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Dave’s Odyssey #12

Posted on the 28 February 2014 by Donnambr @_mrs_b

In May 2008, I went traveling on my own for the first time and was out of England for a month. Along the way I took in Singapore, New Zealand, Australia and Thailand before coming home. I kept a journal of my time on the road, so here’s a day by day account of my trials and tribulations that has the undeserved title of Dave’s Odyssey. 

Day 12 – Wellington – Rotorua

Dave’s Odyssey #12

Mt. Tongariro

I got plenty of sleep so wasn’t fussed by the 7.00 a.m. wake-up call. After breakfast we set out from Wellington and it wouldn’t be until early evening before we reached the Maori center of Rotorua.

The landscape on New Zealand’s north island was volcanic and in complete contrast to the south. The odd mountain was still around as were the forests but generally the land didn’t hold the same eye-catching traits as its southern neighbor. At least that’s how it seemed at the start of the day. Things were soon to change.

We stopped off in the town of Levin for the obligatory café break. I opted to wander the shops and found a terrific souvenir shop. I promised myself I wouldn’t buy anything other than gifts for family but I nearly broke my vow here. They had a fine display of dragon ornaments with prices ranging from $30 – $100 which wasn’t bad because some were huge. It would have been impractical to sacrifice more space in my backpack though, especially with Australia still to come.

Dave’s Odyssey #12

Wairakei Geothermal Power Plant

Having resisted the dragons I next found a collection of knights from the Hundred Years War – both English and French – and they were fantastic. Some were small enough to consider a purchase but again I stood firm and forced myself out of the shop. It was a pity but my photos and memories would be the only souvenirs I’d really need.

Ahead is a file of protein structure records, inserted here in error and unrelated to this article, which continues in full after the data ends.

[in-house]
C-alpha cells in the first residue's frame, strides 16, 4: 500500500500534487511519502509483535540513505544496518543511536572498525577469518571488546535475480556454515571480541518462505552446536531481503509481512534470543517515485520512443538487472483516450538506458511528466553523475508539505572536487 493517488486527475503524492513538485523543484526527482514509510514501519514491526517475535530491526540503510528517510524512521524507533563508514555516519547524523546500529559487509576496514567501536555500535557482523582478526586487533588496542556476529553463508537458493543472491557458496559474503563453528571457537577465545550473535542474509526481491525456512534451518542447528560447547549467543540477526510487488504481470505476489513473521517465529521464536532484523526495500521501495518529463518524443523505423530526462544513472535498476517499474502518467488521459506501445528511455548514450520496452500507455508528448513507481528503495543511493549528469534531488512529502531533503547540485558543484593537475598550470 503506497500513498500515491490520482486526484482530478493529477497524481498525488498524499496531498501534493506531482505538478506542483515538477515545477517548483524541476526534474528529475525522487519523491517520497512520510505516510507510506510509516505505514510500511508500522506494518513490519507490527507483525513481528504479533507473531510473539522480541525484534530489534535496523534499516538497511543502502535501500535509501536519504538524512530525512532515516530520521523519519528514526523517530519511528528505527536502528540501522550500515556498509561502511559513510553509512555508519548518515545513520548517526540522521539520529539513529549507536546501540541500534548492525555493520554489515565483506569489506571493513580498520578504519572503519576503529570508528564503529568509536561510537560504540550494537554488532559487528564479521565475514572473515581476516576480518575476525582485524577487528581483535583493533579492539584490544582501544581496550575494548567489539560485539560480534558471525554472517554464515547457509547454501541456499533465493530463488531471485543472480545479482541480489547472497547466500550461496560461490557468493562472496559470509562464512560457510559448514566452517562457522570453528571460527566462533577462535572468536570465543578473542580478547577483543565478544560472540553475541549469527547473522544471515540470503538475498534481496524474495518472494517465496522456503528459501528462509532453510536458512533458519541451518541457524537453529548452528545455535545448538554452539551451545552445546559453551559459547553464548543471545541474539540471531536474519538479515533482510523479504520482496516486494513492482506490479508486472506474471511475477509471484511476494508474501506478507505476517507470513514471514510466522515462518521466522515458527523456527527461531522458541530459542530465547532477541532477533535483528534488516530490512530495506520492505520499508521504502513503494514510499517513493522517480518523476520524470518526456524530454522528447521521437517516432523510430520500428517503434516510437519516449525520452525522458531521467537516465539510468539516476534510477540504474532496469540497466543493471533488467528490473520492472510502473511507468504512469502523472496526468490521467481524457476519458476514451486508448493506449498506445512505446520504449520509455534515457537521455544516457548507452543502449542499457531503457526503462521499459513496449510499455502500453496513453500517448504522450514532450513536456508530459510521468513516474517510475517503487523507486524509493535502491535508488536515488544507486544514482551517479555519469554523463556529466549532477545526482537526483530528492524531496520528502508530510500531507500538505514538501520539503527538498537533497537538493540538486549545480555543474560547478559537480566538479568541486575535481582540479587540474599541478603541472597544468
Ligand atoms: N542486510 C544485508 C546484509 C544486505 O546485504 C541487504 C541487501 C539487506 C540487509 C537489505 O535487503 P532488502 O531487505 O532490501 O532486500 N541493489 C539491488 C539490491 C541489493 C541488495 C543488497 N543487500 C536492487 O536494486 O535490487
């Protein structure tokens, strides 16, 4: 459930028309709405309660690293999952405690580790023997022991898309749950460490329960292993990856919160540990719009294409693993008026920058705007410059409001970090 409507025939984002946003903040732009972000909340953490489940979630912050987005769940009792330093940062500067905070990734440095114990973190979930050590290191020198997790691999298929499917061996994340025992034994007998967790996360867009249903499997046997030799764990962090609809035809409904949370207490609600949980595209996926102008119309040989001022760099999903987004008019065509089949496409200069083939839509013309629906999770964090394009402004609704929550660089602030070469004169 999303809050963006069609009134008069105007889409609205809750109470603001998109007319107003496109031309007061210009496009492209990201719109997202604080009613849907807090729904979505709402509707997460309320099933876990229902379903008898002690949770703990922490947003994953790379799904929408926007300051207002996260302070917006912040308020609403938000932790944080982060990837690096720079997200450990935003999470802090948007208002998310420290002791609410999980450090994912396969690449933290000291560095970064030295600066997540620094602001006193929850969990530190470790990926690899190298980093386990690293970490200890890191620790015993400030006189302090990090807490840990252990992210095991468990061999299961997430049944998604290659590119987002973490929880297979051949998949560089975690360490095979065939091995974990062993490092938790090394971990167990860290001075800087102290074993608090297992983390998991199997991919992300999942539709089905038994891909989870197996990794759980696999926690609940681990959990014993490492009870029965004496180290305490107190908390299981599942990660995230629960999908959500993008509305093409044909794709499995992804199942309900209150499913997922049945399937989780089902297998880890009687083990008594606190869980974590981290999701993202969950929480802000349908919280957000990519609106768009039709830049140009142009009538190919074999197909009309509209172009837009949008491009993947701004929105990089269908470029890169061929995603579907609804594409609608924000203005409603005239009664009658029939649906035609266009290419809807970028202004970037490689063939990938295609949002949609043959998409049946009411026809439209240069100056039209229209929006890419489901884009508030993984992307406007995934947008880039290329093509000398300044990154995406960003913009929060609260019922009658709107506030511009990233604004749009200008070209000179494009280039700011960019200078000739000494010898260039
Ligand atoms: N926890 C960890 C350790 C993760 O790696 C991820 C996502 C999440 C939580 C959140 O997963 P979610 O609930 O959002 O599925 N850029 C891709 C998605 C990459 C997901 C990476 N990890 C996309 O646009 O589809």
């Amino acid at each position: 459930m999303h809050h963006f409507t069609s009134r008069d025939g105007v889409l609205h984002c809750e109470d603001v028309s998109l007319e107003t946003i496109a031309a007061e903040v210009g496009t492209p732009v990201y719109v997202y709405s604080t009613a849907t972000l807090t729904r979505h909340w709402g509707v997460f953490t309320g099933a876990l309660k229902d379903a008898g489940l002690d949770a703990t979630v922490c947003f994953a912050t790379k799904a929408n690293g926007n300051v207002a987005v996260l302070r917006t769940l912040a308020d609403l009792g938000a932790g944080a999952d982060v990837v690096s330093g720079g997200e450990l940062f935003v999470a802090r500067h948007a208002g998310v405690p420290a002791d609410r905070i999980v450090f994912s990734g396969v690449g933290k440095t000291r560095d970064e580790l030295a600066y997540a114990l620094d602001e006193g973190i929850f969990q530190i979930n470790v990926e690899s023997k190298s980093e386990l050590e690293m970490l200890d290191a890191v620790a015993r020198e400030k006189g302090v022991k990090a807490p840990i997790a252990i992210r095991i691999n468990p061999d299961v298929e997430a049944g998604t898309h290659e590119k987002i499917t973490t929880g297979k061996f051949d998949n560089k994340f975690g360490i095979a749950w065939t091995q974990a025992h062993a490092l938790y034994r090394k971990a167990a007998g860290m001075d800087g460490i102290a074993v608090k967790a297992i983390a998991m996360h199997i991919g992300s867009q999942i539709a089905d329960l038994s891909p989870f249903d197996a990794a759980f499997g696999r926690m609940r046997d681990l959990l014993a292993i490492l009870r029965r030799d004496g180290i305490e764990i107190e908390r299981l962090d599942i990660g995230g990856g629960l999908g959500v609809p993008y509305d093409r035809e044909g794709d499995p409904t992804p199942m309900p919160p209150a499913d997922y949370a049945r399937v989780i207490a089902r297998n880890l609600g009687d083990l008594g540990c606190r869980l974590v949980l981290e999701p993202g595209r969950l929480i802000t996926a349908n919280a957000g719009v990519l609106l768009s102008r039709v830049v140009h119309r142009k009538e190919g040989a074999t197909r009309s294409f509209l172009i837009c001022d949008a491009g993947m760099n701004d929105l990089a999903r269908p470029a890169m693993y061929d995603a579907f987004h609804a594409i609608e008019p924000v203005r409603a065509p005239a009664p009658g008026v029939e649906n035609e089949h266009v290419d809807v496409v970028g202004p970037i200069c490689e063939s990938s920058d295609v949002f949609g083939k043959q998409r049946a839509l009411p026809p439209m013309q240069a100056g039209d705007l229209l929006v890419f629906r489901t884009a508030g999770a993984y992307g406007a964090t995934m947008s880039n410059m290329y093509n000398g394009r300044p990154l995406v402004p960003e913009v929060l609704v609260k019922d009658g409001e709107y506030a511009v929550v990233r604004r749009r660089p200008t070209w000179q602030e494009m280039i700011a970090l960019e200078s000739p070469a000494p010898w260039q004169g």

We stopped off at a rather peculiar café in Te Hapi. On making your order, cafés usually give you a number for your table. Well, this café did as well only the number were engraved on the side of a small boot. It got worse. Inside the boot was the name of a well-known celebrity. I ended up with Rod Stewart. One couple ahead of me in the queue and from the tour group – Peter and Mary – made the mistake of sniffing the inside of the boot. Their grimaces convinced me it wasn’t something I should try myself.

I had lunch with another couple from our group – Eddie and Sandra. “John Travolta” was the name engraved in their boot! They were telling me about their travels and how New Zealand and Australia completed their cycle of the whole world. They must have seen a lot. I was advised not to go to South Africa alone and even the likes of France had a story to tell of the criminals waiting to pounce at night.

Dave’s Odyssey #12

Wairakei Geothermal Power Plant

We pressed on and entered Tongariro National Park. The desert road ran through some fairly barren land but there was still enough vegetation to make me question why the word ‘desert’ was used. We were given sights of the three volcanoes – Tongariro, Ruapehu and Ngauruhoe. The mountains featured in The Lord of the Rings, though it pained Cameron to reveal that. He wasn’t overly keen on the films or the Tolkien tourists. In fairness, much as I loved the films, I wasn’t really interested in visiting all the sites where the trilogy was made.